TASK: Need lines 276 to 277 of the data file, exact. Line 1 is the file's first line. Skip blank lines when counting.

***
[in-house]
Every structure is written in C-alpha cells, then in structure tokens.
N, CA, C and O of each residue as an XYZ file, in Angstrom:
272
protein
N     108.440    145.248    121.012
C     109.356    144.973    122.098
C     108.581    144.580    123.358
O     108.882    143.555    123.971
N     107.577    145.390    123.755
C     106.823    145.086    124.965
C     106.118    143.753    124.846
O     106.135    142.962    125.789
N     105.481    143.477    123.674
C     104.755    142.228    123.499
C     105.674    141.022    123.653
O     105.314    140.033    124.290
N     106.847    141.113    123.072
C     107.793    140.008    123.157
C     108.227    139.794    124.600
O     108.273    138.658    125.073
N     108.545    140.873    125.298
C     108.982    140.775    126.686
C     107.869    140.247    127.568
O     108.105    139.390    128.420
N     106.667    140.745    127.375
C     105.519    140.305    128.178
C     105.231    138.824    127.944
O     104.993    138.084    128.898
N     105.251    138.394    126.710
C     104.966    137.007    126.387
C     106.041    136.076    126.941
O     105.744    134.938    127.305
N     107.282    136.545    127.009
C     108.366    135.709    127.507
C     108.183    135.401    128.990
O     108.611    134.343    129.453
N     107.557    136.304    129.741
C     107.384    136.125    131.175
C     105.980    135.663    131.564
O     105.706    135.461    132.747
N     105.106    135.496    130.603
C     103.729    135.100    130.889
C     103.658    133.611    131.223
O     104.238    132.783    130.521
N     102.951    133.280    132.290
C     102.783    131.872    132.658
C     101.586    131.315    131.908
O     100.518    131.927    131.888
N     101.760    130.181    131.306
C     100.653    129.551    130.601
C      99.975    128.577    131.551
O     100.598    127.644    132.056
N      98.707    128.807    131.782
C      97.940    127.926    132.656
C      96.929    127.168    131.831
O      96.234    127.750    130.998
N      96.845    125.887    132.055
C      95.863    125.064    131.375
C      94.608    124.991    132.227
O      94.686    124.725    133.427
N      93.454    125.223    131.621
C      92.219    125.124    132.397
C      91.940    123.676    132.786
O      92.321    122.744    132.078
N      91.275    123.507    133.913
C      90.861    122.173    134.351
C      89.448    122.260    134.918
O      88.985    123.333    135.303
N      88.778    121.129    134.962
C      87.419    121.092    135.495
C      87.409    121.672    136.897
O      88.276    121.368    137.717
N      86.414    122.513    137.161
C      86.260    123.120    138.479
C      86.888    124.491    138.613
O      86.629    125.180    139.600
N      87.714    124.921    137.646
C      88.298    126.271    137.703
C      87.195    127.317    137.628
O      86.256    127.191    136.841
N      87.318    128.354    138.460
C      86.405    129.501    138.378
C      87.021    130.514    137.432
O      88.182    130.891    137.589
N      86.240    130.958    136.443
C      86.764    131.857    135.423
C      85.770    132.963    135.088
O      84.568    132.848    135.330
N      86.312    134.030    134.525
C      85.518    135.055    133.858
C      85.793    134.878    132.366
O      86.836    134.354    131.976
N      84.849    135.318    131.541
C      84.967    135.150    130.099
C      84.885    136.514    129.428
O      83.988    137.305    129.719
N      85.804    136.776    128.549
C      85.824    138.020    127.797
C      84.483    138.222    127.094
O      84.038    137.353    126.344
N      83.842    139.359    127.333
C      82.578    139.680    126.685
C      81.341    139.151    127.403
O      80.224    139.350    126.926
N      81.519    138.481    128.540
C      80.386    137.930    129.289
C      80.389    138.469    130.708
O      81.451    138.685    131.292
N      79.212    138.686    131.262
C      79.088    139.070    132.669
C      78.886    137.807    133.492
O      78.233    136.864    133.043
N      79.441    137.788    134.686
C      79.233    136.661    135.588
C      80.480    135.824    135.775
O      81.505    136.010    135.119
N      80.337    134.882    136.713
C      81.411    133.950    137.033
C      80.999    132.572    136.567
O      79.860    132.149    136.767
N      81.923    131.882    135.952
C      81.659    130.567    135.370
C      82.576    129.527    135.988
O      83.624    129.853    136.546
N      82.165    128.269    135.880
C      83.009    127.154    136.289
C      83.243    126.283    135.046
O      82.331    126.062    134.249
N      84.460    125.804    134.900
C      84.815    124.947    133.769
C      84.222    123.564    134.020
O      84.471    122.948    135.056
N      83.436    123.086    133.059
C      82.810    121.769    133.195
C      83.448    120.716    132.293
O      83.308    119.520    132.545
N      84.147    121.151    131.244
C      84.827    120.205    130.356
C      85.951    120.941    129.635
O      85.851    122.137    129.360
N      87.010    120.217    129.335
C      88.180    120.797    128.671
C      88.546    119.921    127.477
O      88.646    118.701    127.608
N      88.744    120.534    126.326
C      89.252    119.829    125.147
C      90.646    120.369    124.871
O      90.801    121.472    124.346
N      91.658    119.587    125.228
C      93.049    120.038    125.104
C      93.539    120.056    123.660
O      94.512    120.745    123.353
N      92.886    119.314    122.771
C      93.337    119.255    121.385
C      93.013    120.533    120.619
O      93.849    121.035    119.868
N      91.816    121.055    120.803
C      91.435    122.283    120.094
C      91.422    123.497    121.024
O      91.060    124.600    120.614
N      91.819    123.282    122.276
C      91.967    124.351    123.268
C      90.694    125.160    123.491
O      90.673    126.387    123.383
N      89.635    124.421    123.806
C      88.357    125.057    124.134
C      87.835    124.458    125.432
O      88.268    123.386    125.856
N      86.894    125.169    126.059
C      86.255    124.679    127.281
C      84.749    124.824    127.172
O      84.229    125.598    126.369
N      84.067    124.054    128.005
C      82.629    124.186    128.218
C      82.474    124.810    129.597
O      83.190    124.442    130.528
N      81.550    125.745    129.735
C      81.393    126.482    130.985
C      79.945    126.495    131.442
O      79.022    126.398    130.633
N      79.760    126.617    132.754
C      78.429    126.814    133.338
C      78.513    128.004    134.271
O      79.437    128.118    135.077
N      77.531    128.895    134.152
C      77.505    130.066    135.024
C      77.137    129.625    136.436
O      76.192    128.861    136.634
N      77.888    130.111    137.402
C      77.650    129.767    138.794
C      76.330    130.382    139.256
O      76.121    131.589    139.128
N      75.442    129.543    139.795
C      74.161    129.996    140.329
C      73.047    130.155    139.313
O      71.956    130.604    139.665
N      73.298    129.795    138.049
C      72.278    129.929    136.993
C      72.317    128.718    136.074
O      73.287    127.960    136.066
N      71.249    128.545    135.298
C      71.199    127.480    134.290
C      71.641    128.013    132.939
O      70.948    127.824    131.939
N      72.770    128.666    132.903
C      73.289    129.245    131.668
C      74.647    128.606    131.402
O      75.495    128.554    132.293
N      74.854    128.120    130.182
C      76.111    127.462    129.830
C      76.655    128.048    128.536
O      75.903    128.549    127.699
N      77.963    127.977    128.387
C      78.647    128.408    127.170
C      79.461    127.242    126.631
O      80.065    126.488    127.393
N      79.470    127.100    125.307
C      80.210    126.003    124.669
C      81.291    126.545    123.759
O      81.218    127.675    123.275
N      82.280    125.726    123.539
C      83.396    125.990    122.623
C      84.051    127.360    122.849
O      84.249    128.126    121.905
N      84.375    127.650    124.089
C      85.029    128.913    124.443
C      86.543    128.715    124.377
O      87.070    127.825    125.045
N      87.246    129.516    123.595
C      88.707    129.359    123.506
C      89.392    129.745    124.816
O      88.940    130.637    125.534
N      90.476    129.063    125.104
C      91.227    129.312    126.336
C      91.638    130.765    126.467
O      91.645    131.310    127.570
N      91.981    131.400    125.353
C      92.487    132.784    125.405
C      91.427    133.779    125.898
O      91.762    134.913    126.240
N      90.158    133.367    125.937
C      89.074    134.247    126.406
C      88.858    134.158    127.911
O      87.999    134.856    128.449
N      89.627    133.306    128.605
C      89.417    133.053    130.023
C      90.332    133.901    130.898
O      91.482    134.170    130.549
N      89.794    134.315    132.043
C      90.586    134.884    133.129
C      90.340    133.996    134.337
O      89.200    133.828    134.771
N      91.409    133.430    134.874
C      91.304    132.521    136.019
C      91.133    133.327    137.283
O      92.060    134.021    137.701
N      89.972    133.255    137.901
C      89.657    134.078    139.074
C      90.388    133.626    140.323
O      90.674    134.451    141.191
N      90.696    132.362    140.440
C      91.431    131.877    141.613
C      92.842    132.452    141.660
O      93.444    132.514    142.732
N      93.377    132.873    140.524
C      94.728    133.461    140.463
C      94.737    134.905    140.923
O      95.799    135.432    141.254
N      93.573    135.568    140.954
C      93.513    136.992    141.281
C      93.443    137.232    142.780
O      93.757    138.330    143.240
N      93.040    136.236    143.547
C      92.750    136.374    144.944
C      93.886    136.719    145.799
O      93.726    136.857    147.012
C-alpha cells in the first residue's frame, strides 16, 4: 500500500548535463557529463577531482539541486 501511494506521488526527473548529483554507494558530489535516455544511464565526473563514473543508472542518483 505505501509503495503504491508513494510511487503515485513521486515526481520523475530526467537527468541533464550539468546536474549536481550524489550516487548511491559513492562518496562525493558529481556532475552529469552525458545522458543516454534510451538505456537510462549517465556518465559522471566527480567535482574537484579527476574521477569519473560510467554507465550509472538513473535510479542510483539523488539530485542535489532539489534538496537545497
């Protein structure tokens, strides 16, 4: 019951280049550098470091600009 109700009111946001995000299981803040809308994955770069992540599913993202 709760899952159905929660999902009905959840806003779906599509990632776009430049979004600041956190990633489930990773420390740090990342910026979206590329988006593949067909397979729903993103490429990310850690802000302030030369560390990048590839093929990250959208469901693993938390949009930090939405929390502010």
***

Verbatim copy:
C      93.886    136.719    145.799
O      93.726    136.857    147.012